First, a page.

A large portion of my current research on consumer reviews (of hotels) with coauthor Alex Chaudhry revolves around processing online review data that includes a lot of text (200k+ reviews or about 34m+ words). One of the ways we wanted to explore the data is through grammatical structure. For example, reviews with a lot of verb phrases might be indicative of a consumer detailing his/her personal experiences (we: stayed at, visited, checked in, called, complained) whereas reviews with relatively more adjective phrases may indicate more abstract sentiment (beautiful, extravagant, dingy, scary: hotel!). There are plenty of great packages in Python to help with our NLP needs (we use these: Pattern, NLTK, TextBlob, Gensim). The problem with NLP, and POS tagging in particular, is that it is a relatively computing intensive process. For example, a single hotel with 10,000 reviews (ok, our setting – Vegas – isn’t typical…) may take 10 minutes to process. With any interesting number of hotels, this will make testing ideas quite a pain.
One way to improve the processing time is to parallelize your code. For the uninitiated researcher (here are slides for conceptual understanding of parallel computing), this may sound like a daunting task, but I promise it is way easier than you might imagine! The tagging of every review can be done independently. So with the power of our multi-core computers, we should be able to utilize all the cores simultaneously to improve our run times. There is a VERY easy way to declare parallel process functions within the iPython Notebook environment. Basically, turn on your engines in the cluster tab of your notebook’s landing page, add a few lines of code to declare view of available engines, and add/change a few lines of your code to run in parallel (see our reference code). With these slight adjustments, we are able to cut compute time per hotel to about 2-4 minutes on a 4 core standard PC or laptop. This is a pretty good improvement for just 5 minutes of work, but what if we want to do better? Buy a powerful computer? Well… yes.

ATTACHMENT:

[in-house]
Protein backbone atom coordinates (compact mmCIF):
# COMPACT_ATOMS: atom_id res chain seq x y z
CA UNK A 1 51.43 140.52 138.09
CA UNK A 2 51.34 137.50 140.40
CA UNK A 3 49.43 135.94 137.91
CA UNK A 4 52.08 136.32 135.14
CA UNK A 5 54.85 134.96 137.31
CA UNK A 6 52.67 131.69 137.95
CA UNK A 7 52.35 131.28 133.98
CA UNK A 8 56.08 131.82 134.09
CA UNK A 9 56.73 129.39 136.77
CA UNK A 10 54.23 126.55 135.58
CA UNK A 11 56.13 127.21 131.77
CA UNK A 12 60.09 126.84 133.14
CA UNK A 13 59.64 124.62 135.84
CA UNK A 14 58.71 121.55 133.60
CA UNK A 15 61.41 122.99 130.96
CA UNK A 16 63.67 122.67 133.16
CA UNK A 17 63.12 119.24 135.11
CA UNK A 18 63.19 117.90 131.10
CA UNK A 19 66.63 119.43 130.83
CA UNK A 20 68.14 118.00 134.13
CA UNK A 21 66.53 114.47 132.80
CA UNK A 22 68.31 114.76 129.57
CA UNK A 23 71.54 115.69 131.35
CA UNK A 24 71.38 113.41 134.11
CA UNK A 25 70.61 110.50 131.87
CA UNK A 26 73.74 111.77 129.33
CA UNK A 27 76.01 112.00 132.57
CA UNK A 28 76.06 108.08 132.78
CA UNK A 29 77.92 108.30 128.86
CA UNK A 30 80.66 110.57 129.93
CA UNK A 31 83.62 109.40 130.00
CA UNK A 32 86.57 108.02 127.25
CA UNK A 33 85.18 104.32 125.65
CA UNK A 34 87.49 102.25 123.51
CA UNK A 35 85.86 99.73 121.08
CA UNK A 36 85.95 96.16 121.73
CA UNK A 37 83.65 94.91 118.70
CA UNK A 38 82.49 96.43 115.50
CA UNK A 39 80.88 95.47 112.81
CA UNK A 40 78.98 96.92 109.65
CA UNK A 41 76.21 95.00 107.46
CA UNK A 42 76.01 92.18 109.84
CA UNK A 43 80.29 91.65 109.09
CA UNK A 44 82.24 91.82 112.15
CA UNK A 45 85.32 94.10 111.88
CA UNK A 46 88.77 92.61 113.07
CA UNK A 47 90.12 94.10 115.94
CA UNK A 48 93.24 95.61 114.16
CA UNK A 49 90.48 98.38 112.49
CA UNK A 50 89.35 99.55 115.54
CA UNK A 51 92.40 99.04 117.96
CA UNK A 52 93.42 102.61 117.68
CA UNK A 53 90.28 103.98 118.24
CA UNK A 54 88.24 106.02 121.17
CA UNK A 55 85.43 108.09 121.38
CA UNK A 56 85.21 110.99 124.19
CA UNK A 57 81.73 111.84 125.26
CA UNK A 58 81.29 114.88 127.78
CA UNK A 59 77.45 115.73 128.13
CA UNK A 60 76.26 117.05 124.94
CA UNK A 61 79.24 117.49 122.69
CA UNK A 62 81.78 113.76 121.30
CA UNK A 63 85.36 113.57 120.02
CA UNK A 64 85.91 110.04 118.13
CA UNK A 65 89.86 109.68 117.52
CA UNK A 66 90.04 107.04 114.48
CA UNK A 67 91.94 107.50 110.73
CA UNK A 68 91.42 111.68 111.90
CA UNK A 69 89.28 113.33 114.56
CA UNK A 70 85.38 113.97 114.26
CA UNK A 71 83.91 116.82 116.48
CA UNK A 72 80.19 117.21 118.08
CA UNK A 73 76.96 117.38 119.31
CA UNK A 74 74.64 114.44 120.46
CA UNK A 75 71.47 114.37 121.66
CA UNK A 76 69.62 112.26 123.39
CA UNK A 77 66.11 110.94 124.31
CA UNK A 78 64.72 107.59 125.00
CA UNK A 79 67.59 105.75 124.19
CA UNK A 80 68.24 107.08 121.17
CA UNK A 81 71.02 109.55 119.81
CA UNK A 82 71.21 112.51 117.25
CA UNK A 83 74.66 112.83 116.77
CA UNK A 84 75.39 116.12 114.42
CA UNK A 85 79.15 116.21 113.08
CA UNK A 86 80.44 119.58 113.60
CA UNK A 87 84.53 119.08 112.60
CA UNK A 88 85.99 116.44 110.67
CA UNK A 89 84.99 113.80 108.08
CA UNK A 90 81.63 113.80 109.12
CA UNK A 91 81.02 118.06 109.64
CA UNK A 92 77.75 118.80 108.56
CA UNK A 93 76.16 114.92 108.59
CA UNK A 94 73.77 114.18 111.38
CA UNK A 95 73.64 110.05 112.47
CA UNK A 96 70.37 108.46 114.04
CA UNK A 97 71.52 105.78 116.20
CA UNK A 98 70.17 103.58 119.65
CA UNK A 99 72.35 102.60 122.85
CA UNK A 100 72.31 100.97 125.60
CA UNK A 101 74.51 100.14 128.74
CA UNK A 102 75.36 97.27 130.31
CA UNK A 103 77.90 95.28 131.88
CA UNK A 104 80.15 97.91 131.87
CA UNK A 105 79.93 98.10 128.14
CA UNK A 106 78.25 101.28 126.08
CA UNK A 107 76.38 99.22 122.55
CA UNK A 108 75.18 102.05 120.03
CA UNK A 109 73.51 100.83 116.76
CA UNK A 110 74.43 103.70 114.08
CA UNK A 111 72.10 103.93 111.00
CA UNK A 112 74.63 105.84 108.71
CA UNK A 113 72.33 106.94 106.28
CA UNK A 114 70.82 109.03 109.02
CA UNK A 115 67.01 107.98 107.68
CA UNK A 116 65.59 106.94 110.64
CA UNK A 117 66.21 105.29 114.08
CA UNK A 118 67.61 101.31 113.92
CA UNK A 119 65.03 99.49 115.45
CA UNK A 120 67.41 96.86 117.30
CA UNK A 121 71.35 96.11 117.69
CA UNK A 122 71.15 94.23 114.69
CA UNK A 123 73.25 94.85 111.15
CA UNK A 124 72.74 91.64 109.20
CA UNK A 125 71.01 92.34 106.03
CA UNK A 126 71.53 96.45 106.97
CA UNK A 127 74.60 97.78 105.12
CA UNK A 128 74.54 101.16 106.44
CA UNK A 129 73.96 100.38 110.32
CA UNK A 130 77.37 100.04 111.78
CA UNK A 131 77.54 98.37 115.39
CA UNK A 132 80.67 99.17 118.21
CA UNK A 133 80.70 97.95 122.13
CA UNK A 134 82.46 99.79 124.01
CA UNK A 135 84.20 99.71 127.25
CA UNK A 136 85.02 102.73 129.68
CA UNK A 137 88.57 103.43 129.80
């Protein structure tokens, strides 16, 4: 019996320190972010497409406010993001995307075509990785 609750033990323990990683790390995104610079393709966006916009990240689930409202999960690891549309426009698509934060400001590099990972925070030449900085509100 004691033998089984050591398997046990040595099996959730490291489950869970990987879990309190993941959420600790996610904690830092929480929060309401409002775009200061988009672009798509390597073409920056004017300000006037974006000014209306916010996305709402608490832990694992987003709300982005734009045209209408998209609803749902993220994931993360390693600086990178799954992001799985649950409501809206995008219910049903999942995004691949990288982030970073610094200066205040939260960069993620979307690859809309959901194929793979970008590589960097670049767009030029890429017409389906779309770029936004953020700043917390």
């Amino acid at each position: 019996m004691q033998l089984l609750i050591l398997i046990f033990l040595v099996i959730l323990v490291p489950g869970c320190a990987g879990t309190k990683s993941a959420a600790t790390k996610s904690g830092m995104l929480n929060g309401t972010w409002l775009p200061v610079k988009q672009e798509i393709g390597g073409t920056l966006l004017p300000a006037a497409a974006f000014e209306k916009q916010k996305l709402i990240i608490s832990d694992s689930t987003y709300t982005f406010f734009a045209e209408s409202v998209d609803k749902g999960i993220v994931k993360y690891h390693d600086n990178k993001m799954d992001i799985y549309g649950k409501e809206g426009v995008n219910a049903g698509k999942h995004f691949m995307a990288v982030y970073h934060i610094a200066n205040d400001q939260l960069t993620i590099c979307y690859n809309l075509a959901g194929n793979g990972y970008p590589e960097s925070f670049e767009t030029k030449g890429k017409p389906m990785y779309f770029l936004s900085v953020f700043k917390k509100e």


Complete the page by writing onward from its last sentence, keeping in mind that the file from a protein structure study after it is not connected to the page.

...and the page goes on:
If you have access to a multicore server, awesome! Load your python setup into the server, and run the code on that. But even if you don’t, Amazon Web Services‘s EC2 product has made it extremely easy and cheap to run code on clusters with up to 32 nodes and 60gb+ of RAM. Requesting a spot instance of such a setup can cost as little as 30c/ hour. For notes on how to set up your iPython environment on EC2 (or some similar Linux server), see Randy Zwitch’s blog. After porting my code over to EC2, I was able to bring the run time for each hotel down to approximately 19 seconds, or about a 96% reduction in compute time! This compute time reduction has been invaluable to maximizing my productivity, and I hope those new to parallel computing and Python can all take advantage of this easy to implement optimization step.